I, I, I have an Idea!

Beginning to Read Literacy

Mary Claire Sikes

Rationale: This lesson teaches children about the long vowel correspondence i_ e = /I/. In order to be able to read, children must learn to recognize the spellings that map word pronunciations. In this lesson children will learn to recognize, spell, and read words containing the spelling i_ e = /I/. They will learn a meaningful representation (scientist saying "I, I, I have an idea") they will spell and read words containing this spelling in a letterbox lesson, and read a decodable book that focuses on the correspondence i_ e = /I/.

Materials: Graphic image of scientist having an idea; cover up critter; whiteboard or smartboard Elkonin boxes for modeling and individual Elkonin boxes for each student; letter manipulatives for each child and magnetic or smart board letters for teacher: k, I, t, e, l, g, h, b, f, r, y, m, c; list of spelling words on poster or whiteboard to read: kite, light, bike, fire, fly, like, mice; decodable text: The Bike Ride, and assessment worksheet. 


1. Say in order to become expert readers we need to learn the code that tells us how to pronounce words. We have already learned how to read short vowel words with i, like big, and today we are going to learn about long I and the silent e signal that is used to make I say its name, /I/.  When I say /I/ I think of a scientist trying to say that he has an idea "I, I, I have an idea".  When you're excited to tell someone something, do you repeat yourself? (show graphic image).  Now let's look at the spelling of /I/ that we will learn today. One-way to spell /I/ is with the letter i and a signal e at the end of the word to tell me to say I's name. [Write i_e on the board.]  This blank line here means there is a consonant after i, and at the end of the word there is a little silent e signal. The /I/ sound can also be spelled with the silent "gh" as in the word "sigh" or with a "y" and no "I" as in fly.

2. Say: Before we learn about the spelling of /I/, we need to listen for it in some words.  When I listen for /I/ in words, I hear i say its name /I/ and my mouth opens and my jaw is open when I say the sound i. (Make vocal gestures for /I/.) I'll show you first: mine. I heard i say its name and my mouth opened with my jaw dropped to say i. There is a long I in mine.  Now I'm going to see if it's in run.  Hmmm, I didn't hear a say its name and my mouth didn't open with my jaw dropped. Now you try. If you hear /I/ say, I, I, I? If you don't hear /I/ say, "That's not it." Is it in snow, night, may, ride, cry, pain? (Have children drop your jaw with open mouths when they feel /I/ say its name.)

3. Now let's try spelling words using i_e= /I/. Break down the word kite. "I want to fly my kite in the park today." If we are going to spell kite in our letterboxes, we must first count the sounds we hear. Stretch it out with me: /k//I//t/. I need 3 letterboxes. I heard the /I/ after the /k/ so I will put I in the second letterbox. The word starts with /k/ so that goes in the first box and we already placed our I in the second box. What do we hear next? T. . .good. We need to put the T in the third box. Now let's sound out what we have: /k//i//t/…kit? What did we learn today to put at the end of a word to make a long I sound? Place that silent e outside the third box. . .right next to the T. Good. Let's look at our poster of words. Let's read the first one now that we know how to break down i_e= /I/. The first word is /b//I//k/. . .bike! "Let's go on a bike ride."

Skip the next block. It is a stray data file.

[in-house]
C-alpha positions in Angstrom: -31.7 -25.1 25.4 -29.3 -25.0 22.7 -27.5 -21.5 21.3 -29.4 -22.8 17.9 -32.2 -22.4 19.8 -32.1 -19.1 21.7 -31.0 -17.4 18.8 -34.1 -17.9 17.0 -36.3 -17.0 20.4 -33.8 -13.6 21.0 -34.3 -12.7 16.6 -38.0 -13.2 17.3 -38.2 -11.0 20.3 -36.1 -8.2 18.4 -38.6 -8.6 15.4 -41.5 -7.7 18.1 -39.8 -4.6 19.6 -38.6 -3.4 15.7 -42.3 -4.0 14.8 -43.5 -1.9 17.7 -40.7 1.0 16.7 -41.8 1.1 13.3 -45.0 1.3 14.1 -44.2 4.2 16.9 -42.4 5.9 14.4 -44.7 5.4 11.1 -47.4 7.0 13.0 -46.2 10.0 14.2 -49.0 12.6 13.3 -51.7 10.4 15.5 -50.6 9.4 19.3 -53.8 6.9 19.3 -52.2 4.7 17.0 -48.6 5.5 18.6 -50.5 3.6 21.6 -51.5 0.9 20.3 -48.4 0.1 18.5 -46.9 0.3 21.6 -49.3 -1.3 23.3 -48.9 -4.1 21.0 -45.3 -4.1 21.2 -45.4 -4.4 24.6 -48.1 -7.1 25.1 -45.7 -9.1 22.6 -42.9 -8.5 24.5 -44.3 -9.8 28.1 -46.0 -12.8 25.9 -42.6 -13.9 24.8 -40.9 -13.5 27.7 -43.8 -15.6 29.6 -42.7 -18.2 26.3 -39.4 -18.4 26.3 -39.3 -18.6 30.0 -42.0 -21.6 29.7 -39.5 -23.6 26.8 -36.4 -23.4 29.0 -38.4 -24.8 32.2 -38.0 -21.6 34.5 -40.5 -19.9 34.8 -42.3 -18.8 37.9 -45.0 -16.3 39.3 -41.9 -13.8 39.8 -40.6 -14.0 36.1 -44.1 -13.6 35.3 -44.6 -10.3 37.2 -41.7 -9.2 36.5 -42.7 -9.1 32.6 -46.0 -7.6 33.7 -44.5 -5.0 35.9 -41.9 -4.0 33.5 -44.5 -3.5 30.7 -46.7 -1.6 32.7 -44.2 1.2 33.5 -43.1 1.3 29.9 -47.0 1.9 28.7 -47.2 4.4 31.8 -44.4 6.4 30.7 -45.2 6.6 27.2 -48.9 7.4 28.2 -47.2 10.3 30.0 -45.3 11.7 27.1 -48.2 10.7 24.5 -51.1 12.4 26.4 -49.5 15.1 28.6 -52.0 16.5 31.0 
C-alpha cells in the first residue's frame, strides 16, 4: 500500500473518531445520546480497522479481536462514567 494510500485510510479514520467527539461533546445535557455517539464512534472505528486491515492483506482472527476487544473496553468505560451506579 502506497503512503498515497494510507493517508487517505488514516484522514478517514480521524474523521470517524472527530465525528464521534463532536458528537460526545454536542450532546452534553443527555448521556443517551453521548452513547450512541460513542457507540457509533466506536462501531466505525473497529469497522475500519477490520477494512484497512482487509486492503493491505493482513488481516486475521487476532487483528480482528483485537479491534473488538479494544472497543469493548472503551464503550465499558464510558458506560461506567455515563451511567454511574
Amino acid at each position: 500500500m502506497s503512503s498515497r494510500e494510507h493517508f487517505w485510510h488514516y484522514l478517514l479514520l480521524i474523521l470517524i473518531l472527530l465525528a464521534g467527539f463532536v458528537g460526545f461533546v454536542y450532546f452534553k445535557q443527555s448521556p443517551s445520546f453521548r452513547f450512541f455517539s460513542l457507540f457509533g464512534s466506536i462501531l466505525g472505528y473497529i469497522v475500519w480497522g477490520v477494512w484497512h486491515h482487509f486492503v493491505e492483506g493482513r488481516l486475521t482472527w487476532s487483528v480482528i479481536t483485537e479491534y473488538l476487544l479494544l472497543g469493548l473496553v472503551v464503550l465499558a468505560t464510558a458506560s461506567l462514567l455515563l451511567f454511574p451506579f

4. Say: Now I'm going to have you spell some words in letterboxes. You'll start out easy with two boxes for isle. An isle is a kind walkway or path, "To get to the front of the room we walked down the isle." What should go in the first box? [Respond to children's answers]. What goes in the second box? What about silent e, did you remember to put it outside the boxes? I'll check your spelling while I walk around the room. [Observe progress.] You'll need three letterboxes for the next word. Listen for the beginning sound to spell in the first box. Then listen for /I/ and        don't forget to put the signal silent e at the end, outside the boxes. Here's the word: like, "I like to help my mom out with the dishes"; like. [Allow children to spell remaining words: light, fire, fly, mice] 


5. Say: Now I am going to let you read the words you've spelled. [Have children read words in unison. Afterwards, call on individuals to read one word on the list until everyone has had a turn.]

6. Say: You've done a great job reading words with our new spelling for /I/: i_e. Now we are going to read a book called The Bike Ride. This is a story of two boys who are playing together but Tim wants to go on a hike but Nate does not. How can Tim encourage Nate to get outside and play with him? Let's pair up and take turns reading The Bike Ride to find out if Nate goes outside with Tim. [Children pair up and take turns reading alternate pages while teacher walks around the room monitoring progress. After individual paired reading, the class rereads The Bike Ride aloud together, and stops between pages to discuss the plot.] 

7. Say: Before we finish up with our lesson about one way to spell /I/ = i_e, I want to see how you can solve a reading problem. On this worksheet we need to separate Mike's pictures from Mick's pictures. First say each picture out loud. Mike drew pictures with long I like in his name: Mike. Color these pictures. Mick drew pictures with short i like in his name: Mick. Circle these pictures. [evaluate students' progress by worksheets]


Reference: Caroline Conner, http://www.auburn.edu/academic/education/reading_genie/doorways/connercbr.htm


Constance Wood, http://www.auburn.edu/academic/education/reading_genie/doorways/woodcbr.htm


Assessment worksheet: http://free-phonics-worksheets.com/html/phonics_worksheet_v1-38.html

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